Data Science StudioCheck out the evolution of the number of writers published

A very natural bias

If the scientist's ultimate quest is Truth, the data scientist has an ultimate nemesis: Bias. Bias can take many forms: sometimes it is inherent to the data, other times it comes from the very way data is collected. In our situation, there is a natural bias we have to account for. Not very surprisingly, there are homonyms amongst the authors of such a long-lived journal.

To resolve that lexical ambiguity, I started by filtering records along different criteria. For instance, I checked out the time span of publications of an author: it's better if it's below 70 years. Another interesting criteria is the total number of publications per author and inspect authors with suspiciously high total. Of course, there are also a couple very very prolific authors like T. D. A. Cockerell, an American zoologist with the most research publications in Nature: 142 published papers over 57 years. He's definitely an outlier!


It's about time to analyze our data

It's finally time to dive into the main part of the analysis. I first restricted the data set to the first publication of each author. This was very easy with the group by recipe in Data Science Studio and gave me a dataset of first publication. I then iteratively joined the data set on itself to retrieve the year of first publication of the co-authors. This was also super easy with DSS's visual recipe to perform joins in a few clicks!

Data Science Studio
This is what my flow looks like in DSS.

And that's all I needed to do! Now all I have to do is compare the year of first publication of an author with the year of first publication of his co-authors.

The graph below shows the evolution of the number of researchers that first published in Nature with co-authors who had already published in Nature, versus researchers that first published in Nature either alone or whose co-authors where also publishing for the first time.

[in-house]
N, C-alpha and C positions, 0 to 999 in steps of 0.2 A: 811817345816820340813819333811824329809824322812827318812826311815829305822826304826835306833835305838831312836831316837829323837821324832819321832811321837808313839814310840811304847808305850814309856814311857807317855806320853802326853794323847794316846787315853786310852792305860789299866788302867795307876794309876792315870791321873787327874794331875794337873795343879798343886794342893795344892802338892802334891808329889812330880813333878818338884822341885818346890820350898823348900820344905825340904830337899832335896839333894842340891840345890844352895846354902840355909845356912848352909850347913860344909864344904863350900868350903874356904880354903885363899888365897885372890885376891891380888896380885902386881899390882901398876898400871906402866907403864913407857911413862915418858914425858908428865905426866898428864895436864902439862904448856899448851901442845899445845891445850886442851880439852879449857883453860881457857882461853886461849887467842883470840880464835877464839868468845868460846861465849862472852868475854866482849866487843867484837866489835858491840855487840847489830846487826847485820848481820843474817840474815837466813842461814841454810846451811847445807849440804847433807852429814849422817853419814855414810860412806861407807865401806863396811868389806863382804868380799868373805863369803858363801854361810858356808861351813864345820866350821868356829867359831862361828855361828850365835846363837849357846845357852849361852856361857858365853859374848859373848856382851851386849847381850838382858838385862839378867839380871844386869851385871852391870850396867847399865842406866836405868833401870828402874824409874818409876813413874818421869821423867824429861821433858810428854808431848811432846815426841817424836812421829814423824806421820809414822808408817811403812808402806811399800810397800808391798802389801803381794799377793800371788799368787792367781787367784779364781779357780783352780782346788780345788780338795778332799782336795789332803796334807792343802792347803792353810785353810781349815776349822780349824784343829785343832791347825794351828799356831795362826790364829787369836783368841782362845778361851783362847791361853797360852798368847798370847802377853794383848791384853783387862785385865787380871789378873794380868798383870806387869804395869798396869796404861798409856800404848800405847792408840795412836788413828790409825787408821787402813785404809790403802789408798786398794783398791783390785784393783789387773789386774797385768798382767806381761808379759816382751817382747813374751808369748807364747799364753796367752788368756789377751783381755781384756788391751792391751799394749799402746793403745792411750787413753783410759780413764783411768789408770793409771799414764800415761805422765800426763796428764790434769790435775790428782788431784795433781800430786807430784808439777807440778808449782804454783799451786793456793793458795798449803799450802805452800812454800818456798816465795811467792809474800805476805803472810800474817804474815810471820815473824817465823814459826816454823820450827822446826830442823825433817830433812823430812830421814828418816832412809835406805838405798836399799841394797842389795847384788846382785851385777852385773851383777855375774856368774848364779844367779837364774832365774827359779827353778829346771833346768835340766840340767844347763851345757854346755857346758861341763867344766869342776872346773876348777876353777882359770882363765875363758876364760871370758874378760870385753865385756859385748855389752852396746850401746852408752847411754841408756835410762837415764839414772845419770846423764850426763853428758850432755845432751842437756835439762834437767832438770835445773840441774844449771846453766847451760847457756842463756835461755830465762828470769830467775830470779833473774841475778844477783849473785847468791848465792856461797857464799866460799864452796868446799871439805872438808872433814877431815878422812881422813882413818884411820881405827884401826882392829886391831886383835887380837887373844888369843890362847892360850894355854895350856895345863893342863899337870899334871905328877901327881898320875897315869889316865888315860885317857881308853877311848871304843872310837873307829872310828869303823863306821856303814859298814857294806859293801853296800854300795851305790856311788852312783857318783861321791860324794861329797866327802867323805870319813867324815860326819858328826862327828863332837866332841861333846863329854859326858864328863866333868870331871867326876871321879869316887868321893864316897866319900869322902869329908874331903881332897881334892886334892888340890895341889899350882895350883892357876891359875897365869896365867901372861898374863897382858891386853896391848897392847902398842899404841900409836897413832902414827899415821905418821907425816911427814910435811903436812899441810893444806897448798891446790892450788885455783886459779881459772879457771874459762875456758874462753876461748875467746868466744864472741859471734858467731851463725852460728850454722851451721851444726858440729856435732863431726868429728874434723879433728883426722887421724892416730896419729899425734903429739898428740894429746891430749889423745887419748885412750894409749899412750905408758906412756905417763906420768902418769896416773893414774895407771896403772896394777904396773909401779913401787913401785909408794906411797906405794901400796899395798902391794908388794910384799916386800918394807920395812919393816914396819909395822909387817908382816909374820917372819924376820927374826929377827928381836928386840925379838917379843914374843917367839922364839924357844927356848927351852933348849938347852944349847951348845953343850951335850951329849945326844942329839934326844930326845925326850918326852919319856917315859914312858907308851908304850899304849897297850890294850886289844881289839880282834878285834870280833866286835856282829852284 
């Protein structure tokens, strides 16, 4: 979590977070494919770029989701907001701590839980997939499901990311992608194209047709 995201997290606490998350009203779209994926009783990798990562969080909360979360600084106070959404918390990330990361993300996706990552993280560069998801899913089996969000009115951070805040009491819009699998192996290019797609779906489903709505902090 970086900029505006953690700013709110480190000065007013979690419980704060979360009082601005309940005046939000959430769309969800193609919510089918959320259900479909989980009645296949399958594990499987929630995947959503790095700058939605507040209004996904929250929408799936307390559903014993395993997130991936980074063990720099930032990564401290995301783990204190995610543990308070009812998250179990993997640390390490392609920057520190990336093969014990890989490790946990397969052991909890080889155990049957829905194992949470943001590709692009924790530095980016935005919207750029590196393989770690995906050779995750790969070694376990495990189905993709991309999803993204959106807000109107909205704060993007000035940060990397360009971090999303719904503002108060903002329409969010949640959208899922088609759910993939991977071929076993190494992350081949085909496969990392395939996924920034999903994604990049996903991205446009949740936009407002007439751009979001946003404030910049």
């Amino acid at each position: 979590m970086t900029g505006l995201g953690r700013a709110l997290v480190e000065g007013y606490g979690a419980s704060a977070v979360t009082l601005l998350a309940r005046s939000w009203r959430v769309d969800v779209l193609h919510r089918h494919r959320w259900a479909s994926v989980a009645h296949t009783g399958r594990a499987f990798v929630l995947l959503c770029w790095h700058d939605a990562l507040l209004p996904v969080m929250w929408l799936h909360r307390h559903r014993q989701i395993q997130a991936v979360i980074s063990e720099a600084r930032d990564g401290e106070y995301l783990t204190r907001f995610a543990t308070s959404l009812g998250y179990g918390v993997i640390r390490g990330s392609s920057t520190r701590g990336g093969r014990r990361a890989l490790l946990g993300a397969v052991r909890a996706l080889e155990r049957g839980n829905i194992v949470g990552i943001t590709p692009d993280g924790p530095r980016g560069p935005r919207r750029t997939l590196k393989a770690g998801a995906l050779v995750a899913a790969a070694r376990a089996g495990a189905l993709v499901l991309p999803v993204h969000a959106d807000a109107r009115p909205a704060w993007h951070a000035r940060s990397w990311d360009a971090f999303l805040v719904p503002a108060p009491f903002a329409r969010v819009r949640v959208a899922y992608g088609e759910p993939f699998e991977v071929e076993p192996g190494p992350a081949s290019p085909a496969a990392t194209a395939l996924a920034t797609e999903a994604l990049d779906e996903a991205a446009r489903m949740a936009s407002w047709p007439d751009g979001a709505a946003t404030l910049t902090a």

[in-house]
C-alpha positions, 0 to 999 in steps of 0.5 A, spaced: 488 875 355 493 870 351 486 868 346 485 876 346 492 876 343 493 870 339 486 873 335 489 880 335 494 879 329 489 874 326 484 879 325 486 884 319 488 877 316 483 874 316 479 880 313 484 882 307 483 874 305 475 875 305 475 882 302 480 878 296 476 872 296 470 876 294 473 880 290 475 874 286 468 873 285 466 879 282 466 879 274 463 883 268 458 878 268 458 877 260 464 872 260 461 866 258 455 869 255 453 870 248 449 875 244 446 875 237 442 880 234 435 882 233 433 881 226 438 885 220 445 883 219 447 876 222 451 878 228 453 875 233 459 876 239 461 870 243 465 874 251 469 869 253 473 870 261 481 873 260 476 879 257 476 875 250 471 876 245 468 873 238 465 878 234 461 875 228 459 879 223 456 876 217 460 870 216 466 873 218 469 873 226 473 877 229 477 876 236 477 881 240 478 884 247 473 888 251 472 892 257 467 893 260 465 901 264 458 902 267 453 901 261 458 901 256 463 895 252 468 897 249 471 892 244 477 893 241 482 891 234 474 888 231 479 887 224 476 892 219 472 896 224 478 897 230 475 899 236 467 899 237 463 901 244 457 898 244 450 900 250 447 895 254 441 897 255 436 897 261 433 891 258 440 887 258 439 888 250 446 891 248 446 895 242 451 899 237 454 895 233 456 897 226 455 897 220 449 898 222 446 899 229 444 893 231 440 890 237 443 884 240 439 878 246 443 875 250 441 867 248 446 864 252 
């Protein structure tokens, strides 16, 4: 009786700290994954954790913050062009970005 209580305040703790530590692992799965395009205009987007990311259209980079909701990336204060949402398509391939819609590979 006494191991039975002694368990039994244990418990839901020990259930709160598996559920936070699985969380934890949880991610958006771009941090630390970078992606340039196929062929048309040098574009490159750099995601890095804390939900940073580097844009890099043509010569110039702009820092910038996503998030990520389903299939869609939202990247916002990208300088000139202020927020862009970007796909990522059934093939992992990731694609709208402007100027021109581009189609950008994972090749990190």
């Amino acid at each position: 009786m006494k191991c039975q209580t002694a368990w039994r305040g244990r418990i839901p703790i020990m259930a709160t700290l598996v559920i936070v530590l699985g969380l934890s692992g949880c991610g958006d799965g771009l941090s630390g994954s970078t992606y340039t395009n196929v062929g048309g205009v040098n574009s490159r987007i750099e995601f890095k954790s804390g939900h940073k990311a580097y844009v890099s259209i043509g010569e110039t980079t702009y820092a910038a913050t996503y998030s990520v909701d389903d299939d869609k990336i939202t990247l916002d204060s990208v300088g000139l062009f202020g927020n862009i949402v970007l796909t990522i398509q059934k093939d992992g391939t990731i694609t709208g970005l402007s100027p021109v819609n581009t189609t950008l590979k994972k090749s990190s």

Data Science Studio
This is the graph with absolute values...

Data Science Studio
...And this graph shows the percentage.

— Let's Talk About the Chart: —

In light blue, you can see the researchers who first published in Nature 'alone', i.e. by themselves or with co-authors who had never published in Nature before; while the other researchers with co-authors who had already published in Nature are in dark blue.

There are a few interesting things to notice in those charts.

  • Since 1985, there are more first articles published in Nature from authors with co-authors that have already published in Nature.
  • In 2008, only 12% of first publications in Nature are from researchers whose co-authors (if they had any) had never published in Nature before.

I also carried out the same study on the Science dataset and below are the corresponding results:

Data Science Studio
This is the graph with absolute values...

Data Science Studio
...And this graph shows the percentage.

You can make pretty much the same observations. If you want to be published in Nature, you should probably find someone who was already published in Nature…

That’s it for today folks! And remember, there is no data-mystery or conundrum DSS can’t help you solve. So try Data Science Studio today and build your own projects!